Wednesday, 6 November 2013

Monday, 28 October 2013

Stormy Thoughts

They said there's a storm brewing - a big one.
But last night instead of battening down the hatches and hunkering down inside, I sought out higher ground - Colmer's Hill where the pine trees always bend in the wind - to face the storm, to look it in the eye; literally. 

So into the gloaming I went roaming: across the clear-felled field of maize, up the grassy slope, following the green faerie track, to the temple of the winds. A few strides from the pinnacle and the breeze duly picked up, the wind whipped around me like flying fingers picking at my clothes. From the peak I could see the dark, brooding storm clouds mustering with menace, malevolence perhaps. But also awesome and inspiring - a flexing of elemental muscle, a gathering of the sky clans. On the hill there was an invisible wall of wind, so strong I could lean back against it with my arms outstretched, supported, until a temporary dip in vented velocity sent me reeling backwards.

I strode over to one of the Scots pines and stood leaning back against the trunk, facing the blowing gale - pinned between wind and wood. I felt like Odysseus, strapped to his ship's mast, sailing through the Sirens' seas. The voices I heard weren't singing, but howling with rage. Stirred by some primitive instinct, I shouted back into the storm: roaring like a rutting stag, filled with potent energy. The words that found themselves on my lips were: "I am here!" As if I could assert myself against all that primeval power. Instead I felt small and insignificant, a mote amidst the might. But I was happy with that - a relief, a dissolution of the ego. It was good to be up there, exposed, naked, with all my trimmings and trappings blown away. 

I took a sip of malt whisky from my hip-flask: a liquid storm; a taste of wind and waves, soil and smoke. For a moment I was transported to the west coast of Scotland - in a cosy cottage, by a peat fire with a beckoning bottle of Lagavulin... And then suddenly the little squares of orange lights in the village below seemed warm and inviting. Maybe it would be good to hunker down after all, weather the storm inside.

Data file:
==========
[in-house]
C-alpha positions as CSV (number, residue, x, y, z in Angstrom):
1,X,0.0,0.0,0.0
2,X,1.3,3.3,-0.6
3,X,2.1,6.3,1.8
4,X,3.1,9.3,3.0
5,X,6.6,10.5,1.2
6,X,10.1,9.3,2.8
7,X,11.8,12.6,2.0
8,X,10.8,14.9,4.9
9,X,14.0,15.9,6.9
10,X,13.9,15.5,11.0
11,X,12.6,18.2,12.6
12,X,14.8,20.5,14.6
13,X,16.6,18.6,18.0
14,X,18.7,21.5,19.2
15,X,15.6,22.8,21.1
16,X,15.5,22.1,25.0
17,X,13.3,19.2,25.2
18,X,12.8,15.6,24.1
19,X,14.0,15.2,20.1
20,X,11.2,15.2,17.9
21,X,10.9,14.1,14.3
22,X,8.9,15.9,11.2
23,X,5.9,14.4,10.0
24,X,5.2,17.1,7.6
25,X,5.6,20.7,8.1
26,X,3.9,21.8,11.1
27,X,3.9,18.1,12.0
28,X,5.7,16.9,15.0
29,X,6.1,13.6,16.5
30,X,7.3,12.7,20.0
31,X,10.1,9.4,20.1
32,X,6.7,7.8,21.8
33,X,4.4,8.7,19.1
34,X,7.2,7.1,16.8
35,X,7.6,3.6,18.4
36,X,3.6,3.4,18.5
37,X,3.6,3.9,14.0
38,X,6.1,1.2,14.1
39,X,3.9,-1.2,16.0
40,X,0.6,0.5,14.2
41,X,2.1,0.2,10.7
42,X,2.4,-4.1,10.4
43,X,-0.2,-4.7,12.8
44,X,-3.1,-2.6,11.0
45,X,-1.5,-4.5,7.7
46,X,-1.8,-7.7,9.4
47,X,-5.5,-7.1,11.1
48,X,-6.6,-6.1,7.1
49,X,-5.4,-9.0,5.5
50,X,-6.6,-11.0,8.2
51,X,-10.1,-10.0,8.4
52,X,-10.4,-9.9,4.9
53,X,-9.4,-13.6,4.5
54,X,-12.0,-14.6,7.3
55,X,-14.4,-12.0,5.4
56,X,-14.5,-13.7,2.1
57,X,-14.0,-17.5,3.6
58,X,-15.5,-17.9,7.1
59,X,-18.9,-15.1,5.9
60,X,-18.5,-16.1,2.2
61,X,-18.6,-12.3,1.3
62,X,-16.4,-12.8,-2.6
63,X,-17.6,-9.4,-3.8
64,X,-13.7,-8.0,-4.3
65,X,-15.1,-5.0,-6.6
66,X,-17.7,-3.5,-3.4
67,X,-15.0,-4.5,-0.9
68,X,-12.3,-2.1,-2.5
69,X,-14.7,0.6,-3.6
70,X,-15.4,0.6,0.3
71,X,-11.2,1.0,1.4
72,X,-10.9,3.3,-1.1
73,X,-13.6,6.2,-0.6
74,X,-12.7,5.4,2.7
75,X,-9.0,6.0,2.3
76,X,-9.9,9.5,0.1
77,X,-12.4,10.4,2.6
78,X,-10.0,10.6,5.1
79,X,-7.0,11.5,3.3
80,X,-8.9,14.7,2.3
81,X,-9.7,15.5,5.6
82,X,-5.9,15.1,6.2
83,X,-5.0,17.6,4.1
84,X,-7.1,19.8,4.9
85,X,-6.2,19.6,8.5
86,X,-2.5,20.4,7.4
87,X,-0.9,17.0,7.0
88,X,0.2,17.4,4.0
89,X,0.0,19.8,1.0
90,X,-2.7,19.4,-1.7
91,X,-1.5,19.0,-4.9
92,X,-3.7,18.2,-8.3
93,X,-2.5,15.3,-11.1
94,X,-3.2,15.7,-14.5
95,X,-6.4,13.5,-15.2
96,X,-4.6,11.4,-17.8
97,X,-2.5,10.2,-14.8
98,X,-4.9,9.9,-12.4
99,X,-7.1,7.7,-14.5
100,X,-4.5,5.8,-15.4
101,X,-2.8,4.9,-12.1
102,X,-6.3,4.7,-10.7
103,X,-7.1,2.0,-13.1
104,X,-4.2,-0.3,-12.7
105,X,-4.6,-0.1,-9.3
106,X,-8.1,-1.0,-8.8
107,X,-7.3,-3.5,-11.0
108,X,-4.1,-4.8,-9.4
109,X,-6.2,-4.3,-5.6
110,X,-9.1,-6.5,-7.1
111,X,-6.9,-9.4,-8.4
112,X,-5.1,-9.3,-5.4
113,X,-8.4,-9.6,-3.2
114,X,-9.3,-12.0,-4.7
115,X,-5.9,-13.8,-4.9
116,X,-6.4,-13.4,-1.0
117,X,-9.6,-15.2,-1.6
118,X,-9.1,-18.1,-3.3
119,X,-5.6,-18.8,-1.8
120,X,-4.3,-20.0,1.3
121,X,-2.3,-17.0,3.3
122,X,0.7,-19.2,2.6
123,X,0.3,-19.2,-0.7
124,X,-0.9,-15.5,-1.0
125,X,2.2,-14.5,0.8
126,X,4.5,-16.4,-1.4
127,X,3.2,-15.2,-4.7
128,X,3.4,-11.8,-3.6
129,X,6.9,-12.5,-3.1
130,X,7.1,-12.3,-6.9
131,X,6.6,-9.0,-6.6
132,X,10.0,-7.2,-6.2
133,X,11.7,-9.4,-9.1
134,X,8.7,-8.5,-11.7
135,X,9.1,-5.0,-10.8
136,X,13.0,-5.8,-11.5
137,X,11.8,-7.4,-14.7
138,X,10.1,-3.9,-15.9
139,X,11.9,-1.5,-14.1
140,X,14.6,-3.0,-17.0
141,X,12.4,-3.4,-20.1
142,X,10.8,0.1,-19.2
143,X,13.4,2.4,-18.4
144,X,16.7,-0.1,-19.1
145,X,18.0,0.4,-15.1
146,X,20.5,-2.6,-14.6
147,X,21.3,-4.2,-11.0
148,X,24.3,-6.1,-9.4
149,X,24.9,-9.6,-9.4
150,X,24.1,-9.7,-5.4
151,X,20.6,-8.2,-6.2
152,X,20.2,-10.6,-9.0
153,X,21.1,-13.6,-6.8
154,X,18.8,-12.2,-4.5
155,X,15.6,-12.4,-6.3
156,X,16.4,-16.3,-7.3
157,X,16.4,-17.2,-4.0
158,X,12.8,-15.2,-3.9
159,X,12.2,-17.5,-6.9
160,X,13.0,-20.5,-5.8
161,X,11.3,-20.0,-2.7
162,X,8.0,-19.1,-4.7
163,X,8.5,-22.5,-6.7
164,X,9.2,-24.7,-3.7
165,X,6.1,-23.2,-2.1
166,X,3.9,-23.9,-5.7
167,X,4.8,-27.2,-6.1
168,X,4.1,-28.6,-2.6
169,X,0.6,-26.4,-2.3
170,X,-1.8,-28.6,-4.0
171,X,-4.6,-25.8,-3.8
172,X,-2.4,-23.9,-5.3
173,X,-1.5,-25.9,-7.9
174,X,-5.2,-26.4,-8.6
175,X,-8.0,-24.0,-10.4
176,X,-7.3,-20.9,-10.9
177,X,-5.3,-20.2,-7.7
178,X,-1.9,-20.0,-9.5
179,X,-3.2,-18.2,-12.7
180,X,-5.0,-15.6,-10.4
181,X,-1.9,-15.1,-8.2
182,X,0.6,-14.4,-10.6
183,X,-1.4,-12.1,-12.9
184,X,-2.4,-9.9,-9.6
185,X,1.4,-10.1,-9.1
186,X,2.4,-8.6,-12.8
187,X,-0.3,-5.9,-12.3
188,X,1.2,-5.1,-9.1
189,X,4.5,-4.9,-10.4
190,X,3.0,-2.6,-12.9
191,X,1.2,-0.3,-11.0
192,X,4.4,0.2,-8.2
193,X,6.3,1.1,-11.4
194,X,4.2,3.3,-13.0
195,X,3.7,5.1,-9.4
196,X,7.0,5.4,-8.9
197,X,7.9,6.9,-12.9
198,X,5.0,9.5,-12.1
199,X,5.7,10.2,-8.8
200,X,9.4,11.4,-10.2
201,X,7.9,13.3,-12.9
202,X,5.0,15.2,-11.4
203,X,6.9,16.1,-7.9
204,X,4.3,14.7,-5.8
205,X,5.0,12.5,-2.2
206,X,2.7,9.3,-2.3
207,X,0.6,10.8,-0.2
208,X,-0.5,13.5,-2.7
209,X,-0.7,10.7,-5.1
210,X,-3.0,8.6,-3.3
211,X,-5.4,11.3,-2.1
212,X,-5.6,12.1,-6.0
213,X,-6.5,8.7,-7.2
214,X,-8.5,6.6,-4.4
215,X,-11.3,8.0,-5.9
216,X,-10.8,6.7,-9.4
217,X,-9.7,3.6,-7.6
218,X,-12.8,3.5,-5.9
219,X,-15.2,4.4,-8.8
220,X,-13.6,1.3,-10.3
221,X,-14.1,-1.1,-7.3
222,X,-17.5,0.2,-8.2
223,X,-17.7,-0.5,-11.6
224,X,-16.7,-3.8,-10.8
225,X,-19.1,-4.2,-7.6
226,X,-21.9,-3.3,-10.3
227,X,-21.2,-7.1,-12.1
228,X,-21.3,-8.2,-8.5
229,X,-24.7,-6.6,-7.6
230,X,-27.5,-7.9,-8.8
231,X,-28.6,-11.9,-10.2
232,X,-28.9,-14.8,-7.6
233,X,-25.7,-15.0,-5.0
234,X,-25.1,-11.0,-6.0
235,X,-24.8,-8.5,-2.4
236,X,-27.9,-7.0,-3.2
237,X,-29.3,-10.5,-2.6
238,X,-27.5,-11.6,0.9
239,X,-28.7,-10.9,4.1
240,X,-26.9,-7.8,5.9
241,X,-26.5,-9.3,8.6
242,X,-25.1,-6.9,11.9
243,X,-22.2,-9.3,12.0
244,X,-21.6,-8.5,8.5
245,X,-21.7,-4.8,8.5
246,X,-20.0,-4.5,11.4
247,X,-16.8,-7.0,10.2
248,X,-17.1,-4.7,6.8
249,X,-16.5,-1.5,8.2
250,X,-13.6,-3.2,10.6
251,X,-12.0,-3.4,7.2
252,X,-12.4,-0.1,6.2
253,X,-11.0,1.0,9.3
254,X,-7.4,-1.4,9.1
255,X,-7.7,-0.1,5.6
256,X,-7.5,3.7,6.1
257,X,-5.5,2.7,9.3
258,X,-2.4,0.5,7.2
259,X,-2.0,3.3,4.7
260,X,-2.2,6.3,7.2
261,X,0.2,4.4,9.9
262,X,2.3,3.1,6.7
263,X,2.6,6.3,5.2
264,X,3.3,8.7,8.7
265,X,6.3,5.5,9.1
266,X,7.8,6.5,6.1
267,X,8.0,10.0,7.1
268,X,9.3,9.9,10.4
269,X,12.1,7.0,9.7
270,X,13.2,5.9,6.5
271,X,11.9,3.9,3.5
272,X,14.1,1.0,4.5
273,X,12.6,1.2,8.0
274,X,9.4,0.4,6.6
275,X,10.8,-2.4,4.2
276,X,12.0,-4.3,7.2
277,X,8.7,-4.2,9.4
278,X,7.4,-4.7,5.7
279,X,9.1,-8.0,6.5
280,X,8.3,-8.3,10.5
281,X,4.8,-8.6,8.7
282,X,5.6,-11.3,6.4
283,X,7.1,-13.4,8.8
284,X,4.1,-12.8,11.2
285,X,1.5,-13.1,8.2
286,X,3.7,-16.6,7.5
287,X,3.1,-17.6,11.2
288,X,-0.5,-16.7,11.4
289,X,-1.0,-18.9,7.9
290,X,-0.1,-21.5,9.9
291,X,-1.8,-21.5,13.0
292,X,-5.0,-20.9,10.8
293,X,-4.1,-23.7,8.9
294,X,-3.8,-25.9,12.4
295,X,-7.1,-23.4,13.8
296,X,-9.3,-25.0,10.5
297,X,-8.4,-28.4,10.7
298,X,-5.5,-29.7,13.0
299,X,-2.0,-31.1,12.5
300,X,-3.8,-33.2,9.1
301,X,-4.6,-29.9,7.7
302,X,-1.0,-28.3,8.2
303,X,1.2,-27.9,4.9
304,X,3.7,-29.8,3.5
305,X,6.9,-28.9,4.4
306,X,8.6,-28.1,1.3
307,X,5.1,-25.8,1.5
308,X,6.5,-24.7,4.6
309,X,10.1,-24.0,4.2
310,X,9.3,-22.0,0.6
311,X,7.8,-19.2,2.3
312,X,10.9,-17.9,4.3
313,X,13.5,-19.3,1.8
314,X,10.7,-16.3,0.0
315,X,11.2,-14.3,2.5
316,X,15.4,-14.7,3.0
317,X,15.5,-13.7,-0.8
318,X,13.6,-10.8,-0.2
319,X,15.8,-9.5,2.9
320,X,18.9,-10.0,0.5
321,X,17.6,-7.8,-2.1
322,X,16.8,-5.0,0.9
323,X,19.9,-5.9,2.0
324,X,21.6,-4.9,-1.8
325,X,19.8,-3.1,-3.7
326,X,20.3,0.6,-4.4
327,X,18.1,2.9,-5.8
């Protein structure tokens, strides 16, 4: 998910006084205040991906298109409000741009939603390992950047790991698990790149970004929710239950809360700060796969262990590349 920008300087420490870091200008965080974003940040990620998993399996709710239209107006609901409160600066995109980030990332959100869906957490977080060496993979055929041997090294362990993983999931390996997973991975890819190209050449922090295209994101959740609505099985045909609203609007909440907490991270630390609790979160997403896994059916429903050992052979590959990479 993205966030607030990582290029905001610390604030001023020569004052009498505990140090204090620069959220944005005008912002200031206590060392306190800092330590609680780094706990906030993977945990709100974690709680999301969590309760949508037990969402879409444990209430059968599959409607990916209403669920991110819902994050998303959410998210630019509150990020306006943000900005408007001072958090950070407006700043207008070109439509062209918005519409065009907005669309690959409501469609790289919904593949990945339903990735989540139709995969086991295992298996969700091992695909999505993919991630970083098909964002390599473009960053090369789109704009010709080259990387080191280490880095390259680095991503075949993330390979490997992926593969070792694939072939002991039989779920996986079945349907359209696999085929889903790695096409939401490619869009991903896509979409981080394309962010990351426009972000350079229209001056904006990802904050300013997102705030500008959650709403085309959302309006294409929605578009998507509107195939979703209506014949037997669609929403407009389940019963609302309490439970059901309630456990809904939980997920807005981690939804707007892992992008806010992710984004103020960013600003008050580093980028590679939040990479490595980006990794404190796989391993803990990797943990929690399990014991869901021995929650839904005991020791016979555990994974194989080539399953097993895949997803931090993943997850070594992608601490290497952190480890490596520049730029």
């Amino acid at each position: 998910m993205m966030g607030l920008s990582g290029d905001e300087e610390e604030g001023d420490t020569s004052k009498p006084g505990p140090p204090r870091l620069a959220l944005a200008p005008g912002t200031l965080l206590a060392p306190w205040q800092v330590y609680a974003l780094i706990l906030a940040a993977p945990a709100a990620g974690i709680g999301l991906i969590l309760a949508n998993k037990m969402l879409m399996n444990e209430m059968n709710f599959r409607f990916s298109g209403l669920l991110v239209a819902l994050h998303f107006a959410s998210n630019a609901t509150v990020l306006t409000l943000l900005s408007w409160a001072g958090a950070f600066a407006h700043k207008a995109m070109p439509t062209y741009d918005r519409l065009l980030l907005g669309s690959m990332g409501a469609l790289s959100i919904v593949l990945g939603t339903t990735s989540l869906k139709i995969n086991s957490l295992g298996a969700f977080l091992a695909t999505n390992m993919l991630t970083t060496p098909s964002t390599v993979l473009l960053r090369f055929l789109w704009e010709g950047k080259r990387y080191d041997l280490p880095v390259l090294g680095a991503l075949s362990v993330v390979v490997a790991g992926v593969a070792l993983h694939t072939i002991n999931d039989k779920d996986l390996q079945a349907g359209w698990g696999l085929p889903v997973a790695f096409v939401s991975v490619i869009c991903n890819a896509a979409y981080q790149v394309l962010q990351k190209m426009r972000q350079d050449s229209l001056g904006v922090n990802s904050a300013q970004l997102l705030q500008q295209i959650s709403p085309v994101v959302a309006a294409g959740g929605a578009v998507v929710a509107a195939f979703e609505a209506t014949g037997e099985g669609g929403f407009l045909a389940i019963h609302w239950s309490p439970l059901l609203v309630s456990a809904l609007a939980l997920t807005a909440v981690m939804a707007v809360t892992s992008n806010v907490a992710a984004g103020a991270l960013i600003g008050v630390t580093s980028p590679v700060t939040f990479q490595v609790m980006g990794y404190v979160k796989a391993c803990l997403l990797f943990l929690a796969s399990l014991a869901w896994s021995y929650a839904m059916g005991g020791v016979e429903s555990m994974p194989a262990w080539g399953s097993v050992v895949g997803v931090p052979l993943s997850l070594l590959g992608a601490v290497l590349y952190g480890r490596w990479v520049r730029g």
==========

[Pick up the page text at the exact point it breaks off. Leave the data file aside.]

Sleep that night was febrile and fitul, it came in fits and starts. Outside the storm, not relentlessly wild, nevertheless cried out in crescendo and climax, punctuated by calm. To be honest the thing that most kept me wakeful was waiting for a text from a friend, a fellow storm-chaser, who'd promised an early morning trip to see the stormy sea. It came just as I was falling into deep sleep, but I jolted awake, excited. By seven we were standing by the salty alter at West Bay, as the wild waves crashed and foamed. It was hard to escape the well-worn metaphor of white horses: seeing the stream of flowing, flecked manes, listening to the thundering of a thousand hooves. It was low tide now, high tide at midnight must have been a truly wild spectacle. But even so there was still enough venom and vigour in the storm to push the white waves against the rocky boulders and send spume soaring over the sea wall as we darted to semi-avoid a salty soaking.

Then the morning sun broke through the dark clouds from behind the red cliffs, and we witnessed a moment of elemental alchemy. Grey turned to gold, the wind and the waves and the sun and the sea in perfect poise.

The brew wasn't quite as strong as they'd promised. But it was good to be out in the thick of it, at the beginning and at the end, on hillside and seaside, riding the storm.

Friday, 25 October 2013

Stormy woods

a quick flurry of breezy words....

The woods today
Have been transformed
To stormy seas:
The crashing roar
Of bent branches,
Swelling and surfing
With each gust of wind;
Followed by long, sighing hisses
As the inter-tidal breeze
Caresses the shingle-leaves.

Saturday, 19 October 2013

Apple Daze

There’s a wonderful richness of folklore, legends and stories about apples in England, especially in the West Country where apple growing is a deep-rooted tradition. This is my version of an Apple Day tale, Lazy Lawrence, based on an oral story collected by the celebrated folklorist Ruth L. Tongue. Allegedly the name ‘Lazy’ Lawrence derives from the inability to walk after drinking too much cider, as in: ‘Lazy Lawrence has got your legs!’

A story! A story! Listen to its flavour!
There’s a name that everyone in Devon, Dorset or Somerset used to know: Lazy Lawrence - the pixie pony, the faerie horse, the spritely stallion that gallops around the West Country orchards guarding the apple trees and protecting their juicy treasures. And some old folk still remember that picking other people’s apples risks a perilous encounter with Lazy Lawrence, for if roused to action he could give a nasty nip with his teeth or a cracking kick with his hooves. Worse still, if he caught you in the glare of his glowing green eyes you’d be transfixed, rooted to the spot, unable to move a muscle except your lips to cry: “Lazy Lawrence let me go, don’t hold me winter and summer too!”